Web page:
Next Thursday is A-level results day when my younger son will find out how he did in his AS exams and whether he can study the subjects he wants next year.

But for thousands of others in Oxfordshire, the stakes will be even higher, as they discover whether they’ve done enough to win a place at university.

According to the Universities and Colleges Admissions Service (UCAS), applications are up three per cent this year, even though most degree courses charge £9,000 a year.

Accommodation racks up another £3,000 to £5,000 and there are living costs on top of that. Little wonder, university guide Push, estimates today’s students will graduate with average debts of £53,000.

That’s why we parents should have a chat with them about how to manage their money before they leave home, according to financial education charity Personal Finance Education Group.

PFEG believes we can play a key role in teaching our kids how to make sure their spending doesn’t spiral out of control. Chief executive Tracey Bleakley points out: “It is really important that parents seize this last chance to sit down with their children before they go off to university and help them think ahead to how they are going to manage their student finances.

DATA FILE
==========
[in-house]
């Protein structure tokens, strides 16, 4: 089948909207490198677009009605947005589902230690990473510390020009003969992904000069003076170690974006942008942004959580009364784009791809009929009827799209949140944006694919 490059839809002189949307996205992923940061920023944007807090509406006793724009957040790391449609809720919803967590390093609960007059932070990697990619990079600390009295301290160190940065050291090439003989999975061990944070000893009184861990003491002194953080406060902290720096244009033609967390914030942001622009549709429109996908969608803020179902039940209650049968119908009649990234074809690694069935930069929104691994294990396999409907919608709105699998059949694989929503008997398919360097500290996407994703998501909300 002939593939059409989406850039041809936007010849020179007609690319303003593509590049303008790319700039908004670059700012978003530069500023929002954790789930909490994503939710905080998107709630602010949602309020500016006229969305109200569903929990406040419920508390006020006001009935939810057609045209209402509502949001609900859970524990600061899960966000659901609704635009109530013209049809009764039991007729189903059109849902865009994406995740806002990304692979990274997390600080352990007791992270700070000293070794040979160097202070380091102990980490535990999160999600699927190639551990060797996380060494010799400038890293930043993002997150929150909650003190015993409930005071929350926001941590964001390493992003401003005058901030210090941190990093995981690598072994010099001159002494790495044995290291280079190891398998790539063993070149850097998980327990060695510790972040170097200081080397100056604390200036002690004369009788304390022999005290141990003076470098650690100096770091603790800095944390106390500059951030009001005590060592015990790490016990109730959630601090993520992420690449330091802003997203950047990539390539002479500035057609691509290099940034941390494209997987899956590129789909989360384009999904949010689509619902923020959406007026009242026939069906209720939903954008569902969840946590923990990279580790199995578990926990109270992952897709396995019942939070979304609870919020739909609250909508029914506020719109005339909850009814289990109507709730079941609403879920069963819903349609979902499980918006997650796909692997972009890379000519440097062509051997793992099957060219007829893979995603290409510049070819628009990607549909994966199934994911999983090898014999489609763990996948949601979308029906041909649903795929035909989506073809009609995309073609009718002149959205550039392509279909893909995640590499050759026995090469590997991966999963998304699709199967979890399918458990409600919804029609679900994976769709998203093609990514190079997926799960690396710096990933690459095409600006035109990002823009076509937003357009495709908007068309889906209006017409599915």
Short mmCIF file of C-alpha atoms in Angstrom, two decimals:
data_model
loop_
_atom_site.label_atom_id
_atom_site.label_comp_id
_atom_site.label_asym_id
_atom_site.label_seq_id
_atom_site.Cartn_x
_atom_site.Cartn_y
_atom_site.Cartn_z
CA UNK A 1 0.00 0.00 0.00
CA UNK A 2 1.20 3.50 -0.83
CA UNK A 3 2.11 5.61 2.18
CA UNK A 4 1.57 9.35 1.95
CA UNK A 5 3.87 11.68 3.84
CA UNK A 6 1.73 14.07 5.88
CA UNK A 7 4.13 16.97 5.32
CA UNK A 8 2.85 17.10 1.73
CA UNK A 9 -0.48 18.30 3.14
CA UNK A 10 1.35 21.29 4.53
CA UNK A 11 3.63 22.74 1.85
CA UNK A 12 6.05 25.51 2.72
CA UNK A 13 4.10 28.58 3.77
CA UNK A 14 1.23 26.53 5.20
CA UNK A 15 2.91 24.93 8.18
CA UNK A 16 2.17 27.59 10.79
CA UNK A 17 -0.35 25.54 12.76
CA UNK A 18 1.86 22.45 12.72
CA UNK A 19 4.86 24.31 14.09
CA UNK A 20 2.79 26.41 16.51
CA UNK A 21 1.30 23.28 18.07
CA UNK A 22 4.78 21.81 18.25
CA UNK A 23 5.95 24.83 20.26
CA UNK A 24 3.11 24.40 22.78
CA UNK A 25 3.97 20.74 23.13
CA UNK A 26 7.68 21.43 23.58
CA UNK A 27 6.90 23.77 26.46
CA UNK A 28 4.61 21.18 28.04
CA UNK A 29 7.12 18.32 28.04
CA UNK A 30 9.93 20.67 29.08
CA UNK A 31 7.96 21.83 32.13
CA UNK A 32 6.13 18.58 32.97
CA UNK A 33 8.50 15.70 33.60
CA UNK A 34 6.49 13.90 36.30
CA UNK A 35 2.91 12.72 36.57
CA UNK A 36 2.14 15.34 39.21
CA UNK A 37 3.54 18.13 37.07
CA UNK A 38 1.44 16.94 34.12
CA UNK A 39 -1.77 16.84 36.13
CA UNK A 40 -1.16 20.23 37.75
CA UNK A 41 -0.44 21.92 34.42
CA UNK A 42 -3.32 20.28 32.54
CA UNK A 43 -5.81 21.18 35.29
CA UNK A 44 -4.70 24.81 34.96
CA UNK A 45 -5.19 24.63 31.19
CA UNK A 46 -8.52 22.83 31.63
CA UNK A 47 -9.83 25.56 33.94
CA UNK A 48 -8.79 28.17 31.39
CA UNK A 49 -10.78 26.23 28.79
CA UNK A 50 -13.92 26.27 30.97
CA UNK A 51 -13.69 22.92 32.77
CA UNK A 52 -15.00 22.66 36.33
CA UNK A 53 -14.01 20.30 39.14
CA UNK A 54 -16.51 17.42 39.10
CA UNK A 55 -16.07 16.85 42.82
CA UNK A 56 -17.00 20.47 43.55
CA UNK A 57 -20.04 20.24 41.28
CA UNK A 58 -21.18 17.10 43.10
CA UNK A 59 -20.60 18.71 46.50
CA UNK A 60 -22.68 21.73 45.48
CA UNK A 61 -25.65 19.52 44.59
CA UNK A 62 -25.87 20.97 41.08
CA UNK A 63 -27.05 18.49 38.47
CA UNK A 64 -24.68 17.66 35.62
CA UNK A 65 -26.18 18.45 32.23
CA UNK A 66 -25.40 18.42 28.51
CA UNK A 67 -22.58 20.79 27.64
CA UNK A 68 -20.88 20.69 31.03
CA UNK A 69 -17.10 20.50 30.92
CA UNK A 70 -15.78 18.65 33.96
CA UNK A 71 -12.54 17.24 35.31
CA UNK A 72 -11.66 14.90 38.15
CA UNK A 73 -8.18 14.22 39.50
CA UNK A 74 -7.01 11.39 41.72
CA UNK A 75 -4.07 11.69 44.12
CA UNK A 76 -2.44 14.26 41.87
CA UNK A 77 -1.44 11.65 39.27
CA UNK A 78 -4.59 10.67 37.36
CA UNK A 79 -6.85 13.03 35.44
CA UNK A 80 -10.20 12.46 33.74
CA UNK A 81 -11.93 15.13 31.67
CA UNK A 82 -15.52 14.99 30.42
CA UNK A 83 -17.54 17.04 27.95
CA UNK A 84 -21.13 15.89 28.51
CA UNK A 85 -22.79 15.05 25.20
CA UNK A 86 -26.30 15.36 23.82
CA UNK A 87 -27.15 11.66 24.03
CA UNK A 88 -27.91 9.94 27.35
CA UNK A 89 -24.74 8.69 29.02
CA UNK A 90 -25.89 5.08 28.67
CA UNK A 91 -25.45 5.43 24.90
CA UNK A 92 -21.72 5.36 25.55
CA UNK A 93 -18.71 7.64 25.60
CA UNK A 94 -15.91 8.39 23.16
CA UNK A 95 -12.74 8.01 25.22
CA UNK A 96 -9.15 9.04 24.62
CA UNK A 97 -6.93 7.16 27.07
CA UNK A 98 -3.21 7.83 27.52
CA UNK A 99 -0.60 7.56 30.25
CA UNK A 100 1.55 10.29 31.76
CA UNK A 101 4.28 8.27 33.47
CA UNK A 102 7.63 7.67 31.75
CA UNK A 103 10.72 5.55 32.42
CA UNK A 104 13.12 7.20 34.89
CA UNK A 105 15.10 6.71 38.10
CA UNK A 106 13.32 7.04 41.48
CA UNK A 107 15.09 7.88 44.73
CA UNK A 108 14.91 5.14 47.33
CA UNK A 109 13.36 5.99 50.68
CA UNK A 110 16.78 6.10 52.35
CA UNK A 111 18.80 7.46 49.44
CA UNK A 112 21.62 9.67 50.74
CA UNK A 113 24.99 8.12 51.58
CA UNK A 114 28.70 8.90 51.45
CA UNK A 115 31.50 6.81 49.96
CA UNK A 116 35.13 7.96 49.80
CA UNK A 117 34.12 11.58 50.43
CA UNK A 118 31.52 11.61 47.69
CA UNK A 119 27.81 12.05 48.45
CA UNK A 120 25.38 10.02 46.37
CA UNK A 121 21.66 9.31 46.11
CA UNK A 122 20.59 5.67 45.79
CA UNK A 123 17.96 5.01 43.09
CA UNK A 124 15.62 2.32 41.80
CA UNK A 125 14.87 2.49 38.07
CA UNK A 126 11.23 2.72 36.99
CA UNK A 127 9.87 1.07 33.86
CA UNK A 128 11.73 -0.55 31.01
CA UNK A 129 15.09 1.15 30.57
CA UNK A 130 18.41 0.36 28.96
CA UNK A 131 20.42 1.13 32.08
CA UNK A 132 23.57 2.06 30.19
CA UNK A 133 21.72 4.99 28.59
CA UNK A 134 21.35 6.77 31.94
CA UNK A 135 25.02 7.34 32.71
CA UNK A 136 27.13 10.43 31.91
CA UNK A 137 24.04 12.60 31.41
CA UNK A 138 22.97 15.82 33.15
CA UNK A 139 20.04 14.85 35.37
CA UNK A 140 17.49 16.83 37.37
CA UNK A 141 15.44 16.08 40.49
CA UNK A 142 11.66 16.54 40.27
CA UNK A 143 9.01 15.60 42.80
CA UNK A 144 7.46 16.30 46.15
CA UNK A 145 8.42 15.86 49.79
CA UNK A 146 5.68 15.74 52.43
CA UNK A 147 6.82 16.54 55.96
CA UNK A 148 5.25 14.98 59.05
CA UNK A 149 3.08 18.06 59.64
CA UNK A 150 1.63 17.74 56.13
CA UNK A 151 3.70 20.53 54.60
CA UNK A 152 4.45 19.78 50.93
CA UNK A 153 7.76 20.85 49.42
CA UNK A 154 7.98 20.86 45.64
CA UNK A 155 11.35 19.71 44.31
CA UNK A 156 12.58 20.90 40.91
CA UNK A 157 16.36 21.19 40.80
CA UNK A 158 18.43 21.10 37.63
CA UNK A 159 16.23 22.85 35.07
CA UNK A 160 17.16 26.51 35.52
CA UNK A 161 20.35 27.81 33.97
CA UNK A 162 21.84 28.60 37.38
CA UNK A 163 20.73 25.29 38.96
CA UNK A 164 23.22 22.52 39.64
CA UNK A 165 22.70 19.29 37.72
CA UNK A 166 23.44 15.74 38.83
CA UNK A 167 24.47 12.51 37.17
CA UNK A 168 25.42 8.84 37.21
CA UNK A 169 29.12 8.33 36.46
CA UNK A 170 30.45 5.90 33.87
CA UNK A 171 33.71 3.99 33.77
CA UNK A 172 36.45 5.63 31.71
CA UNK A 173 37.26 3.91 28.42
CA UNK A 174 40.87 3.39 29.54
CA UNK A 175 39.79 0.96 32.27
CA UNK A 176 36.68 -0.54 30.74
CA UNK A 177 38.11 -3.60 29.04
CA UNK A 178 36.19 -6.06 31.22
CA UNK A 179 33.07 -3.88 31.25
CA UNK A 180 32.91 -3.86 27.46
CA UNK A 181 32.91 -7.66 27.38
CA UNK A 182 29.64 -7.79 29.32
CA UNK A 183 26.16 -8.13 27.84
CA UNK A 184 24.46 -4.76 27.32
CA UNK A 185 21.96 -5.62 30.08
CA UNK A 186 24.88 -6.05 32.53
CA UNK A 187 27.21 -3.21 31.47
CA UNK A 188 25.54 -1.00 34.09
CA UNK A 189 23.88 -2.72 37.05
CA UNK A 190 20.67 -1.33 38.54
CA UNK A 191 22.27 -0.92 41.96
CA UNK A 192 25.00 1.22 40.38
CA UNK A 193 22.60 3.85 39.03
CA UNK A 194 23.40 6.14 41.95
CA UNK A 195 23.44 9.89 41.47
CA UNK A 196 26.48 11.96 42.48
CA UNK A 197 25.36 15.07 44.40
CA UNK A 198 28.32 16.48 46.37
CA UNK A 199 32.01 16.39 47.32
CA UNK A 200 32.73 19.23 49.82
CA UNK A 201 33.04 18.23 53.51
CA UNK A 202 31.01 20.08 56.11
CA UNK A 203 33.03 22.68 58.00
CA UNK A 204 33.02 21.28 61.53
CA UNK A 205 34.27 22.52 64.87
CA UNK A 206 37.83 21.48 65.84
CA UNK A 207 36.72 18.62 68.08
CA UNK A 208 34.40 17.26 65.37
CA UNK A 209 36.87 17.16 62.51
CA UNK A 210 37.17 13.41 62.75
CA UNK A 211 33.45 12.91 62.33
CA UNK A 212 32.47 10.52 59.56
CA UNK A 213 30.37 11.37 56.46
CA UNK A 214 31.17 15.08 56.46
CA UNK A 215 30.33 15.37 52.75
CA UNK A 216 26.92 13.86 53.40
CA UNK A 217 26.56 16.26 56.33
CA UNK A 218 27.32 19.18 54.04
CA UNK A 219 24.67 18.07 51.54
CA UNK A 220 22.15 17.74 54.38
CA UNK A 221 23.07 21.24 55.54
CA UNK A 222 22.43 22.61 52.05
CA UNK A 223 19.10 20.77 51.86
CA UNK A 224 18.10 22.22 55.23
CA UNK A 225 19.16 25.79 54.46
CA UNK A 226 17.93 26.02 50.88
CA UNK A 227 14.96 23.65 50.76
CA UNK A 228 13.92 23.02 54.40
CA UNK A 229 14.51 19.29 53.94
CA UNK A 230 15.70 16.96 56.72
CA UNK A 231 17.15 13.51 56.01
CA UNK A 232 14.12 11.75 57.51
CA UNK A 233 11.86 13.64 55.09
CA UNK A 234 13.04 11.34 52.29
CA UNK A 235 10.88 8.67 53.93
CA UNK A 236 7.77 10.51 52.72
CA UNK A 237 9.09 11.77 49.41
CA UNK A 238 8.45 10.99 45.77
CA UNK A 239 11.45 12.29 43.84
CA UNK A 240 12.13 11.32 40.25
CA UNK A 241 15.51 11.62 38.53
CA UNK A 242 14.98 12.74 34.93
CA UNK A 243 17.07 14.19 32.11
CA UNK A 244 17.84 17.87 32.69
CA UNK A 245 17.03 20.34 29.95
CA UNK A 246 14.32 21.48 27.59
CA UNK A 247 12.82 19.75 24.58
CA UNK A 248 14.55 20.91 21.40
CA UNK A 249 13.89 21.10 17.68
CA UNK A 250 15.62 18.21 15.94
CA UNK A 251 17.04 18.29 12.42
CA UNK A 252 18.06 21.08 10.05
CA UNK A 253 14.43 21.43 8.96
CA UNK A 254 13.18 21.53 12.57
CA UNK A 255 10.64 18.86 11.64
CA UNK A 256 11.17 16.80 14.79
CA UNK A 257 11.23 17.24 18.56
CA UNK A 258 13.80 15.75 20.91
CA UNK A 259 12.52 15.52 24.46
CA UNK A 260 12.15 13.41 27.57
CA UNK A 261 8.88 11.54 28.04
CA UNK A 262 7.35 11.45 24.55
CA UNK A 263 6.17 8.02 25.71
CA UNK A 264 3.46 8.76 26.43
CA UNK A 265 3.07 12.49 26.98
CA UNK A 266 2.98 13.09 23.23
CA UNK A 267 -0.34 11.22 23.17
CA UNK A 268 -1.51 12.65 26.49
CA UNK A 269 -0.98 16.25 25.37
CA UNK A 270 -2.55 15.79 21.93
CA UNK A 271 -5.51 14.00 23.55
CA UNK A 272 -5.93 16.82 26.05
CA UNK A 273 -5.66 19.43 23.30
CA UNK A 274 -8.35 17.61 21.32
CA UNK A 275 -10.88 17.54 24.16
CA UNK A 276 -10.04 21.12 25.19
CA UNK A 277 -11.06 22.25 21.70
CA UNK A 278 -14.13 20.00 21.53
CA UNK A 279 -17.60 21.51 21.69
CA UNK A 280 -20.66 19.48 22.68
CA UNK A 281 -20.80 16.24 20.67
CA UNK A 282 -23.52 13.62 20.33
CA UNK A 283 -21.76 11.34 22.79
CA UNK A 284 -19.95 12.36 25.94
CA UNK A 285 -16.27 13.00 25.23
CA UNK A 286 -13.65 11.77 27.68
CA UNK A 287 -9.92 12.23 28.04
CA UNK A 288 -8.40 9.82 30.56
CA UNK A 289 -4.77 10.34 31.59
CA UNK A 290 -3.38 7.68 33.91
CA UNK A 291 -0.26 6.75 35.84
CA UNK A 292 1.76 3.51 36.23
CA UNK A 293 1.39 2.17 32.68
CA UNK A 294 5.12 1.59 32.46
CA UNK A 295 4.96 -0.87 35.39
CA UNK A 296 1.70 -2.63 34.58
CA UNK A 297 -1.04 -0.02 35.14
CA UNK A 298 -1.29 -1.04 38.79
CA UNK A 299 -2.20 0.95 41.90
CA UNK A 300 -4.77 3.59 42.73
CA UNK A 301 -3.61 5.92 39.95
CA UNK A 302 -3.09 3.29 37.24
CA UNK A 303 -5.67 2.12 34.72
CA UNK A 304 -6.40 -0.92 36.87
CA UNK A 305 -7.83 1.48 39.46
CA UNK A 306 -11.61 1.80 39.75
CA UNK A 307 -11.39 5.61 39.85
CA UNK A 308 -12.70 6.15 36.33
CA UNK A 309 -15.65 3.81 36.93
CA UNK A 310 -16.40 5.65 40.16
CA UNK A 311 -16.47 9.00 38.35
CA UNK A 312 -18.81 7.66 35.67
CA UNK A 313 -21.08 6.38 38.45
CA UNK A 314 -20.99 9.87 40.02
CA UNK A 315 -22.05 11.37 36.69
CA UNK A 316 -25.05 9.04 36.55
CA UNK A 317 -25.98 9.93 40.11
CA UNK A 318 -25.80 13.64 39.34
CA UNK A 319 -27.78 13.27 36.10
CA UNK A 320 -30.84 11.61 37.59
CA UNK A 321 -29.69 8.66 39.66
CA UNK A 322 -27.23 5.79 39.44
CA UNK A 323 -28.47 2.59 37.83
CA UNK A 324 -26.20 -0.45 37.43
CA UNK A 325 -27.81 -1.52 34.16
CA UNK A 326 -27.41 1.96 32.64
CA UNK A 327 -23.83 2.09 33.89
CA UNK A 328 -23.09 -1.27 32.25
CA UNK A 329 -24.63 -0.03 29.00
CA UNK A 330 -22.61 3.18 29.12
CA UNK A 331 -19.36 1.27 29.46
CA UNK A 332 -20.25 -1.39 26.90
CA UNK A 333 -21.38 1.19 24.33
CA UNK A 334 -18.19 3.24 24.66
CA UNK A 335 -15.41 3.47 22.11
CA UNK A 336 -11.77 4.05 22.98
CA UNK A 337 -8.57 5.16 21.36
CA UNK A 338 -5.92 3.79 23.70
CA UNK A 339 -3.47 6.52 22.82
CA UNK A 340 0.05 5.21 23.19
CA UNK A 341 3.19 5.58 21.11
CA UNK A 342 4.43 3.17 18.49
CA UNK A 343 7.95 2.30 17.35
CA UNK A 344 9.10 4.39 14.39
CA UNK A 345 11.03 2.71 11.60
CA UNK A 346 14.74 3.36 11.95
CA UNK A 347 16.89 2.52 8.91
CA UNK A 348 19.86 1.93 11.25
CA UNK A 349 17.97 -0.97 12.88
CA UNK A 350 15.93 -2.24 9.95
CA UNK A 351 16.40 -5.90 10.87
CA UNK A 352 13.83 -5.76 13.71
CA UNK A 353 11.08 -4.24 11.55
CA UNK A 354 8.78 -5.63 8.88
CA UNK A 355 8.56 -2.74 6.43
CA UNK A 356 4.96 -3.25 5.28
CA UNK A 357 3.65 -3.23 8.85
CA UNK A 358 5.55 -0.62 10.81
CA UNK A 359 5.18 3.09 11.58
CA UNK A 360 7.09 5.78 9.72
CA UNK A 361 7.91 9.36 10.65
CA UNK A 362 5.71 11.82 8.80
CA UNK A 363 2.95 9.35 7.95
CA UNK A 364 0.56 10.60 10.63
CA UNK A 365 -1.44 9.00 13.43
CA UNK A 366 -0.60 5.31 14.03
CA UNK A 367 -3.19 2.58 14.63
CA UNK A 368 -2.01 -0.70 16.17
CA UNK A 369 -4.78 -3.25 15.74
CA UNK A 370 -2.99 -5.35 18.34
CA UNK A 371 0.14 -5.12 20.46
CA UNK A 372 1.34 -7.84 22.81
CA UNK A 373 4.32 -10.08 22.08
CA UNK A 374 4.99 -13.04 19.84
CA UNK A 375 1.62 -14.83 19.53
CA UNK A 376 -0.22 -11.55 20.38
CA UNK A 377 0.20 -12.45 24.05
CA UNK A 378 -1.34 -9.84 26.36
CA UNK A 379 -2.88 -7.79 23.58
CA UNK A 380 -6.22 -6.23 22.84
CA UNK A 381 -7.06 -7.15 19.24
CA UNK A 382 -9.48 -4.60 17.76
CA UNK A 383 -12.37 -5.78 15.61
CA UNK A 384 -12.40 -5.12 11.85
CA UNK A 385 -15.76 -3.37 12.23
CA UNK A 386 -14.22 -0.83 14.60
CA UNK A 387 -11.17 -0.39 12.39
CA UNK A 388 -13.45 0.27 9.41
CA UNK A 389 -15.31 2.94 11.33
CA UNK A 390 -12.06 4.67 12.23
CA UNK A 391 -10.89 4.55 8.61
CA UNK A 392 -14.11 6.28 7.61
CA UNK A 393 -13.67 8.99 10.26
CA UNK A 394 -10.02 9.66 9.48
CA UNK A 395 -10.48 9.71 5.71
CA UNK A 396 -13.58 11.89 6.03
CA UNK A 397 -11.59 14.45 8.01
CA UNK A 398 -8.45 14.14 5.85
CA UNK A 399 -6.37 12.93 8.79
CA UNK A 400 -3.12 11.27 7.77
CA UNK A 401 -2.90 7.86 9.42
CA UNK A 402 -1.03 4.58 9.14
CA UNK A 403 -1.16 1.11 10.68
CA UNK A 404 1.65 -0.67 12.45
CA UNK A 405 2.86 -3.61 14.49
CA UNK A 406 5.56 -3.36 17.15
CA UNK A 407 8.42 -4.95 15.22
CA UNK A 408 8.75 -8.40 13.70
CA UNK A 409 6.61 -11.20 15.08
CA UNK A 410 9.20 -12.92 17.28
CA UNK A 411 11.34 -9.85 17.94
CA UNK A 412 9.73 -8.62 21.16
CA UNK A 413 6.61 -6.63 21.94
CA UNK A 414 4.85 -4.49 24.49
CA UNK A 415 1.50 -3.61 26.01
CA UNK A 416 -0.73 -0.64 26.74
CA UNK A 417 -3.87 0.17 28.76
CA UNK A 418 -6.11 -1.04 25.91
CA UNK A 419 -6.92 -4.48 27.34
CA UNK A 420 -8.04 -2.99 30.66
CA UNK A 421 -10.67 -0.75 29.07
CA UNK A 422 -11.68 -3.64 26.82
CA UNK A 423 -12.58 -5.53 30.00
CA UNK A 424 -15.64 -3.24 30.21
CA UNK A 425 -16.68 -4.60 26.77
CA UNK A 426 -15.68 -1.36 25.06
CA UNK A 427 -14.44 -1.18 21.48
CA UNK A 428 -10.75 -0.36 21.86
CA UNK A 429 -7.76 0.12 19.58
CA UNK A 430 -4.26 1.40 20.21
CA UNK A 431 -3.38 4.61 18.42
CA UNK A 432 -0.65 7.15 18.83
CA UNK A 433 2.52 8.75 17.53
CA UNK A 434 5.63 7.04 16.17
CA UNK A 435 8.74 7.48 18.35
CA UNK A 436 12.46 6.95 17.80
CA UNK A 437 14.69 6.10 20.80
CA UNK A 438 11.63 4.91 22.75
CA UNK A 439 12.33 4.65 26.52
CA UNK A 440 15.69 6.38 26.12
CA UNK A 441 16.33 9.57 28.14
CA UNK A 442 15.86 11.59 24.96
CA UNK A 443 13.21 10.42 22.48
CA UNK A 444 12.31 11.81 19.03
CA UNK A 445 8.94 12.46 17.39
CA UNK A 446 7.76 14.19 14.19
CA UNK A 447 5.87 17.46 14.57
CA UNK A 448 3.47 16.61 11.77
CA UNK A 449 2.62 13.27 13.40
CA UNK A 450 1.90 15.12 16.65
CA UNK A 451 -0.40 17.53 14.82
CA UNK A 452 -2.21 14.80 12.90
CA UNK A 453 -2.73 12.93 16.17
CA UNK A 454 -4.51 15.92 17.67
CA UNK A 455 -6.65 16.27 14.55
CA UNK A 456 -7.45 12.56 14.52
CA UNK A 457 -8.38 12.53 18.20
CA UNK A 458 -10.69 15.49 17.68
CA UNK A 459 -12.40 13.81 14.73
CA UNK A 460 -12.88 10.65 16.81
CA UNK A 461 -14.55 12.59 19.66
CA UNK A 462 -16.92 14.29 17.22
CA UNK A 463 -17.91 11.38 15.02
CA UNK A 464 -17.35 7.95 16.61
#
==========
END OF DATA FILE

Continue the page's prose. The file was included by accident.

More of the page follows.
“For most new students, university is the first time they will have managed their own money and it’s crucial that they know how to make their first student loan last the entire term.”

PFEG offers advice and information via its own helpline, email and on its website One of the best ways of keeping costs down, is to take advantage of grants or bursaries.

One of the biggest is the National Scholarship Programme, a government scheme which has up to £100m to give away for the 2013-2014 academic year and £150m for 2015-2016 The website has more information about what’s available and who qualifies: Another brilliant resource is The Scholarship Hub which includes detailed lists of all grants and scholarships on offer to UK students.

Founder Karen Kennard says many students are unaware of how many grants are on offer, or wrongly think they won’t qualify.

She points out it’s not just those with household income of less than £25,000 or A* grades who are eligible. Incredibly, there have been instances where some scholarships haven’t had any applicants because people either didn’t know about it, or didn’t think they stood a chance.

There are opportunities to claim financial help if going for traditional sectors such as engineering, law or pharmaceuticals.

But others on are so weird and wonderful, you’ll find yourself doing a double take.

For instance, The Worshipful Company of Launderers has a charitable and educational trust which awards scholarships “for the further education of people pursuing studies of benefit to the laundry industry”.

Or, there’s the Vintners Company, which offers trade scholarships worth up to £9,300 through the Wine and Spirits Education Trust and Institute of Masters of Wine and even includes visits to wine-producing regions.